The Fulham v Liverpool Connection That Has Bounced Back From Hodgson's Embers

These two have rekindled an old romance that fell flat...
11:05, 03 May 2023

Liverpool and Fulham’s relationship over the years has been difficult to pin down. They are certainly not close neighbours, rivals or even friends, but there has been an almost indistinguishable relationship between the two since the turn of the Millenium. Tonight they meet at Anfield as Liverpool look to continue their winning run, but this special relationship isn’t what it once was. 

Perhaps all fingers will end up pointing to Roy Hodgson for that, but first we must take a trip back through time to get to the start of this marriage of convenience. During the 1970s, 80s and 90s, the two clubs were barely even acquaintances as Fulham bobbed between the second and third tier while Liverpool contested for major honours at the top of the English game. 

In fact, they only met eight times, in the League Cup, between 1968 and 2000 and yet since then, their match-ups have become increasingly common, as has their transfer dealings. Liverpool legend Peter Beardsley had a brief spell in the capital but it was German defender Karl-Heinz Riedle whet the appetite for dealings between the clubs in the late 90s as former Liverpool boss Roy Evans took him to Craven Cottage and helped the London club back into the top flight.

Once they were amongst the elite, the deals just kept on coming. Steve Finnan was blooming brilliant at the Cottage for five seasons, gaining two promotions and winning the Intertoto Cup, and for the paltry sum of £3.5, Liverpool took him to Anfield in 2003. The Irish international was superbly reliable and helped the Reds to Champions League glory in 2005, as well as the FA Cup in 2006. 

Liverpool were a decent team by the mid-2000s, having reached two Champions League finals in three years with Steven Gerrard dragging the team by the scruff of the neck. But a man who played alongside him for six years at Anfield won the cup treble on Merseyside and would later make his name at Fulham. Danny Murphy. 

Now known for giving his hit and miss opinions on TalkSPORT, he was a decent top level footballer back in the day. A penalty expert, and a man who found a home in Fulham after a tough few years. From Liverpool he joined Charlton and then Spurs, but neither of those clubs were able to see the best of him. But at Fulham, he became captain of the side and led them to two top eight finishes and a Europa League final. They beat Juventus on the way to the final on one of Craven Cottage’s most famous nights, and would have met Liverpool in the final, had Atletico Madrid not knocked the Reds out in the other semi.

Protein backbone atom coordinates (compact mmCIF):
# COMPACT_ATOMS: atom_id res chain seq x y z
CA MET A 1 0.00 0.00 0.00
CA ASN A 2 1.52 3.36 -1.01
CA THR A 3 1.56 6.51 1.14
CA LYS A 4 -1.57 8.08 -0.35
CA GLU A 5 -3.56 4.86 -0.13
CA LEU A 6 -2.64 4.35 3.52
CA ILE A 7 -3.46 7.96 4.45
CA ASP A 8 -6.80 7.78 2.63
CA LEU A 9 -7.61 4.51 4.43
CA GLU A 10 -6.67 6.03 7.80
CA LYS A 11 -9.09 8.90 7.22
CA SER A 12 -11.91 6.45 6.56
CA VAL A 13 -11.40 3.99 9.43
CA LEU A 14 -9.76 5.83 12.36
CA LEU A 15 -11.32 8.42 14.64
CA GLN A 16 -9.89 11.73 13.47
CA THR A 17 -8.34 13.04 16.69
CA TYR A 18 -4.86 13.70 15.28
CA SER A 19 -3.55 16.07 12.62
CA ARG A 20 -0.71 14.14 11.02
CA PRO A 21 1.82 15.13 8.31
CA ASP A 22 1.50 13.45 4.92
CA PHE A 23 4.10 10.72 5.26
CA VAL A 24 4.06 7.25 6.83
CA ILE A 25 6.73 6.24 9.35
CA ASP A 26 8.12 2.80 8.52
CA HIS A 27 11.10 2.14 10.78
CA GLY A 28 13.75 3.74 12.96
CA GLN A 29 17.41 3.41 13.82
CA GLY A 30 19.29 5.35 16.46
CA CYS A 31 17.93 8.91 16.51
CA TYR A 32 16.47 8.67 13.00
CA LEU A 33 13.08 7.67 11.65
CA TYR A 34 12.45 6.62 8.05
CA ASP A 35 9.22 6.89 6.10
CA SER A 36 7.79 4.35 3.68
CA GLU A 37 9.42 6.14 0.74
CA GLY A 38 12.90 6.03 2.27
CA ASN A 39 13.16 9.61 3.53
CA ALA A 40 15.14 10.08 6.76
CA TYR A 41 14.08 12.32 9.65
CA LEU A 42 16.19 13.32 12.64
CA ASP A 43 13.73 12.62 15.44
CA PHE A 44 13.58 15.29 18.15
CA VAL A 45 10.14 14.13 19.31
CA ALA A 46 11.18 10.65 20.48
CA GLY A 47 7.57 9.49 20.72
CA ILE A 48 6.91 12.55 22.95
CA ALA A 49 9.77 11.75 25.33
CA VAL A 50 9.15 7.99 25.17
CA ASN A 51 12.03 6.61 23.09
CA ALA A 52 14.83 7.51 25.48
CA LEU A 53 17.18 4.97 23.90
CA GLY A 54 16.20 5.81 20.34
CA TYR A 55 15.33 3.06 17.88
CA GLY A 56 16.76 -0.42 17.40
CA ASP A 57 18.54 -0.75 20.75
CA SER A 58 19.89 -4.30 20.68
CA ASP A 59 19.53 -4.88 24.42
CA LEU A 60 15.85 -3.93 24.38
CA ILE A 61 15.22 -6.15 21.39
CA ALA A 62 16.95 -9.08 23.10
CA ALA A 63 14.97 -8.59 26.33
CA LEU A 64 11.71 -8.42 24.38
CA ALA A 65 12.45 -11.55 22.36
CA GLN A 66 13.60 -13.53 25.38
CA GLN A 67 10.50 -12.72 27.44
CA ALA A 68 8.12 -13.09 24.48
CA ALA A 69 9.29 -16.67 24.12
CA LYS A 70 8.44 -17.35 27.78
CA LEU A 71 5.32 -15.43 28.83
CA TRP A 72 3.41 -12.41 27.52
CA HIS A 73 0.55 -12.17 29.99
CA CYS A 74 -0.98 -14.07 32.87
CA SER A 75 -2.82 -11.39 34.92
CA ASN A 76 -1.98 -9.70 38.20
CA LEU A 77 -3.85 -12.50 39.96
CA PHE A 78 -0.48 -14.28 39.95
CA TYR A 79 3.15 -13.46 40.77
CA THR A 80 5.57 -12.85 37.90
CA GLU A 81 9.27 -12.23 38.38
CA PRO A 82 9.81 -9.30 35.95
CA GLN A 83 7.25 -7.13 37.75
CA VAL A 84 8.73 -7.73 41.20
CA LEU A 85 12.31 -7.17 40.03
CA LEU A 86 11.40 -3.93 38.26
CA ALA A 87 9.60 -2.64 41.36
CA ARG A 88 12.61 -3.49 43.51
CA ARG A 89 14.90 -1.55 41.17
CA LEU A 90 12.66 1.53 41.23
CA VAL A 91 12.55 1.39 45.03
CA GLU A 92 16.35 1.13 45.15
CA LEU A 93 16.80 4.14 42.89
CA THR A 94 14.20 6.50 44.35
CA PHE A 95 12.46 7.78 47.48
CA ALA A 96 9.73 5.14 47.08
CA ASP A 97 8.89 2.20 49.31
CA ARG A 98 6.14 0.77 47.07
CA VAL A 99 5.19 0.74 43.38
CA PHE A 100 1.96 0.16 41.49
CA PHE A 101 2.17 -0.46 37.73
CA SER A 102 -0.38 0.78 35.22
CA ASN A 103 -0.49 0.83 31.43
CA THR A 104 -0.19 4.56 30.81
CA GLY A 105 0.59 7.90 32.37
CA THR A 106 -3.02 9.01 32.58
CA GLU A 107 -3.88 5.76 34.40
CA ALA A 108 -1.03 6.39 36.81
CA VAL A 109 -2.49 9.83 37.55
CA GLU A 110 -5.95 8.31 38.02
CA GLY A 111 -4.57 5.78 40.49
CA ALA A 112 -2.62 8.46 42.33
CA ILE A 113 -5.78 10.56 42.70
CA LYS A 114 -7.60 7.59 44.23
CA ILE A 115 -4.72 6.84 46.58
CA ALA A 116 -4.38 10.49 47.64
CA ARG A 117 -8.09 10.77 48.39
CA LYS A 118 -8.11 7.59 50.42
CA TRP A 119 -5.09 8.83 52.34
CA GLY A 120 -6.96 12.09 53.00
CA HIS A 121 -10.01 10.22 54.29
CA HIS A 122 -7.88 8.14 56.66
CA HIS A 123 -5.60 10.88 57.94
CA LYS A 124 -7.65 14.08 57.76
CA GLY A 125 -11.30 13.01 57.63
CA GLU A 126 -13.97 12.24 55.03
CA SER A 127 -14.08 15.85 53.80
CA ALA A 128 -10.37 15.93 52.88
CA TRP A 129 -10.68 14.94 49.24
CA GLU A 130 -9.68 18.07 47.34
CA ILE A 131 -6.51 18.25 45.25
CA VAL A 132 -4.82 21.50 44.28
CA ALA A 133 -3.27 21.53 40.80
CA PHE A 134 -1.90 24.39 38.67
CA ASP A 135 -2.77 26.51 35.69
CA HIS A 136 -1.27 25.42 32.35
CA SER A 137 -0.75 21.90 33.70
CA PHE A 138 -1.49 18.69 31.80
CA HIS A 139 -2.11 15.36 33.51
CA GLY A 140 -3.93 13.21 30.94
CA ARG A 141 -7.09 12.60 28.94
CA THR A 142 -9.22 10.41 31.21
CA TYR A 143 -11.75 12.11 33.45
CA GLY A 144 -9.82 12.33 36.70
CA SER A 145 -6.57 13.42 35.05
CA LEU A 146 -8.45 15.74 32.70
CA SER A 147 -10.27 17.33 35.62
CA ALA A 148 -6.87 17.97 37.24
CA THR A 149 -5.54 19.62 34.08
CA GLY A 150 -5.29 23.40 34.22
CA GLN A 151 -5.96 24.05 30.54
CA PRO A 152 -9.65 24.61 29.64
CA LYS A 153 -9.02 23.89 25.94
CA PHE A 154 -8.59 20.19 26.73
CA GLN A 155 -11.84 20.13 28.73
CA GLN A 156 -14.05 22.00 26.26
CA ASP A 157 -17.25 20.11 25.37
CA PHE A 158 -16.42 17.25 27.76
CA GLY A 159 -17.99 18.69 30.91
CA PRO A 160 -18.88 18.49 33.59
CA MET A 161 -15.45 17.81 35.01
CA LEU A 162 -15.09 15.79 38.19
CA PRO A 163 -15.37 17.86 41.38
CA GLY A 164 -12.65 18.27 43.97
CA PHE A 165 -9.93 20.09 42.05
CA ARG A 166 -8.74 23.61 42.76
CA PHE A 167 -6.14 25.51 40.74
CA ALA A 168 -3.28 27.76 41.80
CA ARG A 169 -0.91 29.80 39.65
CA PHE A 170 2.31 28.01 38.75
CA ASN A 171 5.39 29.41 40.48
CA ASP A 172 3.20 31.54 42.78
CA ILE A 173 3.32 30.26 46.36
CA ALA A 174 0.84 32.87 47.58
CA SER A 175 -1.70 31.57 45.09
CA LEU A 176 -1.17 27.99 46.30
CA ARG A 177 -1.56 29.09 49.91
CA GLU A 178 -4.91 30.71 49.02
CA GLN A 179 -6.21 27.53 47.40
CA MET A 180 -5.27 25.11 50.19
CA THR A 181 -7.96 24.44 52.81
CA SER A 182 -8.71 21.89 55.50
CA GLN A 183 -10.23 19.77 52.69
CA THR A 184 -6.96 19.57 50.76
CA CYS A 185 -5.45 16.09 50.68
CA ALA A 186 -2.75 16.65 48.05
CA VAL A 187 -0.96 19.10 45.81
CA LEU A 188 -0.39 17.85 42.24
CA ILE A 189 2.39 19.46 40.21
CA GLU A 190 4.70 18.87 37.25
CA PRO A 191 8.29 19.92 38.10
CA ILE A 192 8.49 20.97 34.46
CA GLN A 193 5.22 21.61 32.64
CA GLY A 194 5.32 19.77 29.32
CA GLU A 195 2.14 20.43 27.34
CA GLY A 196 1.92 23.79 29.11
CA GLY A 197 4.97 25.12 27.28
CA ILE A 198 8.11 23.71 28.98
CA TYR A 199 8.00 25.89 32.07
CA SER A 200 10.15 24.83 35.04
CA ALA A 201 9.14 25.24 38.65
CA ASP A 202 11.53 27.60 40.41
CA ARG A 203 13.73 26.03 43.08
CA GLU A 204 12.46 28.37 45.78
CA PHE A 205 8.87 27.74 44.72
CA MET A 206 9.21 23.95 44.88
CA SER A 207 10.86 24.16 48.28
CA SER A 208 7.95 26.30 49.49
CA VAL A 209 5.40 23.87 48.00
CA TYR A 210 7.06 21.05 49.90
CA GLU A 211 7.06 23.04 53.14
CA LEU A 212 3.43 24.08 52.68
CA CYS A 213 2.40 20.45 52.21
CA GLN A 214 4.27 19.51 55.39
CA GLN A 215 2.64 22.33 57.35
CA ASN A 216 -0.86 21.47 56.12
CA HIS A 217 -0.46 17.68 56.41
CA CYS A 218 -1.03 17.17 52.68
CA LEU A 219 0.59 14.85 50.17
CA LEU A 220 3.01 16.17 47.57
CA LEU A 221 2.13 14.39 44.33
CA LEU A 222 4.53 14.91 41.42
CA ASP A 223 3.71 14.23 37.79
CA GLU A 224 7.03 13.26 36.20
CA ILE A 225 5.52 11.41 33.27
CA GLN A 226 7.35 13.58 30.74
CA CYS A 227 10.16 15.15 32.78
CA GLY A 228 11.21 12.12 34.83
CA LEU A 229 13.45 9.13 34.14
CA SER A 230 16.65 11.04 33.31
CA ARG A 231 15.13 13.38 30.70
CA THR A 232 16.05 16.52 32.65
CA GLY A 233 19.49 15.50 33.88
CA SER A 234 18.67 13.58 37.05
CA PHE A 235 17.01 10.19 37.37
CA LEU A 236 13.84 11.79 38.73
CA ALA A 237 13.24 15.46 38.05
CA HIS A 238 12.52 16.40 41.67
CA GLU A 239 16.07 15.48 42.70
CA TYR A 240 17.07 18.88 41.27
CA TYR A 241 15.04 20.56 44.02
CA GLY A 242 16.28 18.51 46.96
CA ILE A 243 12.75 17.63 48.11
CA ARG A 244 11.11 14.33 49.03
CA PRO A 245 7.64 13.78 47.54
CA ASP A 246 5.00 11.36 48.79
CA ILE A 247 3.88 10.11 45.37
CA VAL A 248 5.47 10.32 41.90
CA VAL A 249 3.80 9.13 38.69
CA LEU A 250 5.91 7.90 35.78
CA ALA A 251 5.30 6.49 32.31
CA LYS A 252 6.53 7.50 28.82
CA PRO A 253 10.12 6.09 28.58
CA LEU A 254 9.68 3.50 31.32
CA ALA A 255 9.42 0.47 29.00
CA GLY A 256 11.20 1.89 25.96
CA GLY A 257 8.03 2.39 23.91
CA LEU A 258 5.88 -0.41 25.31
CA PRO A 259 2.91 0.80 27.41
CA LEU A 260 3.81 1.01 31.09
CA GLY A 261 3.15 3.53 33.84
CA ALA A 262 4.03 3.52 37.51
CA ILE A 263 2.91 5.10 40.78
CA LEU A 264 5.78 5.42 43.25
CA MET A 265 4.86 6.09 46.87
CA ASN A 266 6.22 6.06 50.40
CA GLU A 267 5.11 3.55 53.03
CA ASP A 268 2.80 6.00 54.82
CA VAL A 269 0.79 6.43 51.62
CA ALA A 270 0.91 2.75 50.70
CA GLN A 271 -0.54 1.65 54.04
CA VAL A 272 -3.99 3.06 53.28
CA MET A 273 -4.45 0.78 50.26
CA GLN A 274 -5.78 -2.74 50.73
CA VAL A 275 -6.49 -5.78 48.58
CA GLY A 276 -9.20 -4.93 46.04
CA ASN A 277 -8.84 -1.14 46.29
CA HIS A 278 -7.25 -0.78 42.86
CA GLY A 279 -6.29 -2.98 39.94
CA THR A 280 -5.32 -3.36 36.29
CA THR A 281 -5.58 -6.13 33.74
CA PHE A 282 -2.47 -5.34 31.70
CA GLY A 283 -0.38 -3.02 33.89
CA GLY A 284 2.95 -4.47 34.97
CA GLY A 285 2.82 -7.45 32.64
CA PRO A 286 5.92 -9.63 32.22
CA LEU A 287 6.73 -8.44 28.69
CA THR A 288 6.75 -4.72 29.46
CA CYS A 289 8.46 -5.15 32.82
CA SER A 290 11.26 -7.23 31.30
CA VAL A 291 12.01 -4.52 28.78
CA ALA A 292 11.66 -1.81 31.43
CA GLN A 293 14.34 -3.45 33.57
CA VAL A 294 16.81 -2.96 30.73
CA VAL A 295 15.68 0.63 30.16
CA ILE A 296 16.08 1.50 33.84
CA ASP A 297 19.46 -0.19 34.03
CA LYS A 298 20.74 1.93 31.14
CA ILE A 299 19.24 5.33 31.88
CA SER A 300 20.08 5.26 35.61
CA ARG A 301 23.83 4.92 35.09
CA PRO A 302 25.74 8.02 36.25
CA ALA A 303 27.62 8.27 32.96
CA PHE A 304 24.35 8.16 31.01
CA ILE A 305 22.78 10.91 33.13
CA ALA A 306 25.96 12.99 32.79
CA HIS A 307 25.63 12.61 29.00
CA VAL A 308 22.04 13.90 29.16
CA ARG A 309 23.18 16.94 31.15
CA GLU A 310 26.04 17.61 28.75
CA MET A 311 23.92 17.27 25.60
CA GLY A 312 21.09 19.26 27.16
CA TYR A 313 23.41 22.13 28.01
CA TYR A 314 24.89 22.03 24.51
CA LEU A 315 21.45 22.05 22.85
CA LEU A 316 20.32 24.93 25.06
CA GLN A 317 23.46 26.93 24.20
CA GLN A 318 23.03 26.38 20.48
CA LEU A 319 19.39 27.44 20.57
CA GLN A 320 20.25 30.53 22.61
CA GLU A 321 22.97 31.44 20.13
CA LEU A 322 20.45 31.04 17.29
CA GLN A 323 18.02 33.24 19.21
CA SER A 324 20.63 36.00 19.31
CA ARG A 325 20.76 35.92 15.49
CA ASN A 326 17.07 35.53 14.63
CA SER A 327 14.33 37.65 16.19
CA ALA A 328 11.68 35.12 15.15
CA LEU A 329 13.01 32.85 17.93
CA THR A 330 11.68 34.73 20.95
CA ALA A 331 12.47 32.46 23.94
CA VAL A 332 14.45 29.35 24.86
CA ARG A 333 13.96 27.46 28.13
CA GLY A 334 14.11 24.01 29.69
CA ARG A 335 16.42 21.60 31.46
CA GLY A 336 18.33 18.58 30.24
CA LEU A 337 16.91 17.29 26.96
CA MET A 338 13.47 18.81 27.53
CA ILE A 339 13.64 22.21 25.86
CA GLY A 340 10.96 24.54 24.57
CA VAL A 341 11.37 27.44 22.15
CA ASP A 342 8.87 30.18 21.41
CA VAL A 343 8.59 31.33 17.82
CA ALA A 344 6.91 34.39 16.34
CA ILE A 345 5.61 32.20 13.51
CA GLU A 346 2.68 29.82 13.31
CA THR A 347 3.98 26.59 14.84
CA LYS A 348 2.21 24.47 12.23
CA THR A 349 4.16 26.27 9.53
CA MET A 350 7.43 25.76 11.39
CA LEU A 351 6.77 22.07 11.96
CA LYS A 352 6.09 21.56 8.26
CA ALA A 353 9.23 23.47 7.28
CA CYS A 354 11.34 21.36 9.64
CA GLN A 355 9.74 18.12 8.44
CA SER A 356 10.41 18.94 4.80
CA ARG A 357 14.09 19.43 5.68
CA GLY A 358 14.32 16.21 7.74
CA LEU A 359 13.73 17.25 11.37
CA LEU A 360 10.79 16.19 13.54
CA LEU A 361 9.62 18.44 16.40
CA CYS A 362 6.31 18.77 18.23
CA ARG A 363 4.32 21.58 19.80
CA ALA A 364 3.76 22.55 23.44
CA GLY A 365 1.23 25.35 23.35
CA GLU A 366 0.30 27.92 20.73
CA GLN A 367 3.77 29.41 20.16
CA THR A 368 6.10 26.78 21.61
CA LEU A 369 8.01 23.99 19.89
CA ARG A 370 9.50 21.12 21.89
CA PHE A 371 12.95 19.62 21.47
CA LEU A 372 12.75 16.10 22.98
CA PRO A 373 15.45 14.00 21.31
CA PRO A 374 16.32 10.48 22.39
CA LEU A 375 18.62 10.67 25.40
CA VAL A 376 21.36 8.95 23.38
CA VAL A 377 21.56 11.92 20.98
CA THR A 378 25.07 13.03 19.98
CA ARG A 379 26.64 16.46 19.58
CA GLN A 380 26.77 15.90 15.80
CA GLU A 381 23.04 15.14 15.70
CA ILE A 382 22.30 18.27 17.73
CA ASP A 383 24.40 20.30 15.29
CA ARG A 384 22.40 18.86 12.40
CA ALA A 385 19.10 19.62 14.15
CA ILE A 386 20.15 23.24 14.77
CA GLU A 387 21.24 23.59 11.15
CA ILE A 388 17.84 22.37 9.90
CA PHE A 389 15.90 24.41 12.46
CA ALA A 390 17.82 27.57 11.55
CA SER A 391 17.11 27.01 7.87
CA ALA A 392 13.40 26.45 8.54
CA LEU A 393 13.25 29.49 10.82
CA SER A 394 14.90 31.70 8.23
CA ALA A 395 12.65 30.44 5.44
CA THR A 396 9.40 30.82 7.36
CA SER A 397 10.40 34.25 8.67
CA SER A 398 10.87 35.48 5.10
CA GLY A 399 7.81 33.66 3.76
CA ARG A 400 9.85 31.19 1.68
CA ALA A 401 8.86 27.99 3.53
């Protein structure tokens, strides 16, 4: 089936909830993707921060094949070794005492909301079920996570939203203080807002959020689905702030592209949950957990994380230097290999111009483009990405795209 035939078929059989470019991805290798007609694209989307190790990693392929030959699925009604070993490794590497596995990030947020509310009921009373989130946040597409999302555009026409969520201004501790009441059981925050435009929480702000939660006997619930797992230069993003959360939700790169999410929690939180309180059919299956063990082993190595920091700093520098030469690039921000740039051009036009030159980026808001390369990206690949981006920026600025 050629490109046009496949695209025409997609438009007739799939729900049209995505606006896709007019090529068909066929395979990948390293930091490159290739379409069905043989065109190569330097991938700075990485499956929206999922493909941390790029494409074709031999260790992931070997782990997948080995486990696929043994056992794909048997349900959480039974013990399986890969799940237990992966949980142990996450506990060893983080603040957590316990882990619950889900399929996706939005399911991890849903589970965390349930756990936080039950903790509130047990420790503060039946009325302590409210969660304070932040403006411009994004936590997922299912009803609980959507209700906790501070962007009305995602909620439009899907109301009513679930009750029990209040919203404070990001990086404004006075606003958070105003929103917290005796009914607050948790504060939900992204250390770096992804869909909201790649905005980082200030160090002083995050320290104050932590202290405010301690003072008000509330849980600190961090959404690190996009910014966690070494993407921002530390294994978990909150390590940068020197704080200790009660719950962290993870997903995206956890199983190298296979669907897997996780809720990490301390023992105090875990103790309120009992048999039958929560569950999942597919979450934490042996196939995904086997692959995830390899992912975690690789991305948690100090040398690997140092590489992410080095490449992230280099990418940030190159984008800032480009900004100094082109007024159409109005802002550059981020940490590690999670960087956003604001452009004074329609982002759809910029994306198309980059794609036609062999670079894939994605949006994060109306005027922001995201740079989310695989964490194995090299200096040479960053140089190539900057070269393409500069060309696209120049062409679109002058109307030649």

Murphy was great for both clubs. And so was John Arne Riise. Seven years at Liverpool, the man with the hardest shot in the game was a hit at Anfield, and did well at Fulham in the three years he spent there from 2011. The lovable character was easy to side with, but another left-back didn’t fare so well at Anfield. 

Liverpool had already felt the full force of Paul Konchesky as he scored in the 2006 FA Cup final for West Ham, and his performances at Fulham in that golden spell between 2007 and 2010 led to two England caps. Hodgson, selected by Liverpool as the man to take them forward, was plucked from Fulham in 2010, and decided to take Konchesky with him. 

Unfortunately for the oldest manager in Premier League history, things didn’t work out at Liverpool. It was a poor squad on paper and by January Hodgson had been sacked, while Konchesky followed him out the door that summer. Although Liverpool fans still look back on that time with derision, in retrospect the problems didn’t all fall at the door of the manager, who has since proven himself to be an elite coach on more than one occasion. 

If the Hodgson/Konchesky debacle slightly soured the relationship, it didn’t completely ruin it. Lazar Markovic almost did. But out of the Markovic embers, has come some genuine hope. Liverpool picked up Harvey Elliott as a 16-year-old from Fulham for £4.3m and four years on, he is starting games on a regular basis and looks like a real emerging talent. 

Meanwhile, the sale of Harry Wilson to Fulham has been a resounding success and he was a key player in their title-winning season last term. Now performing in the Premier League, he is a senior Welsh international and this transfer has allowed him to play at the top level. More recently, another successful youngster has gone to the north west from the capital in the form of Fabio Carvalho. 

The teenage star also helped Fulham get out of the Championship and has made a good impression in his first year on Merseyside. The youngsters have seemingly found a route to success between these two clubs and this once steady relationship that turned rocky, is on easy street once again. 

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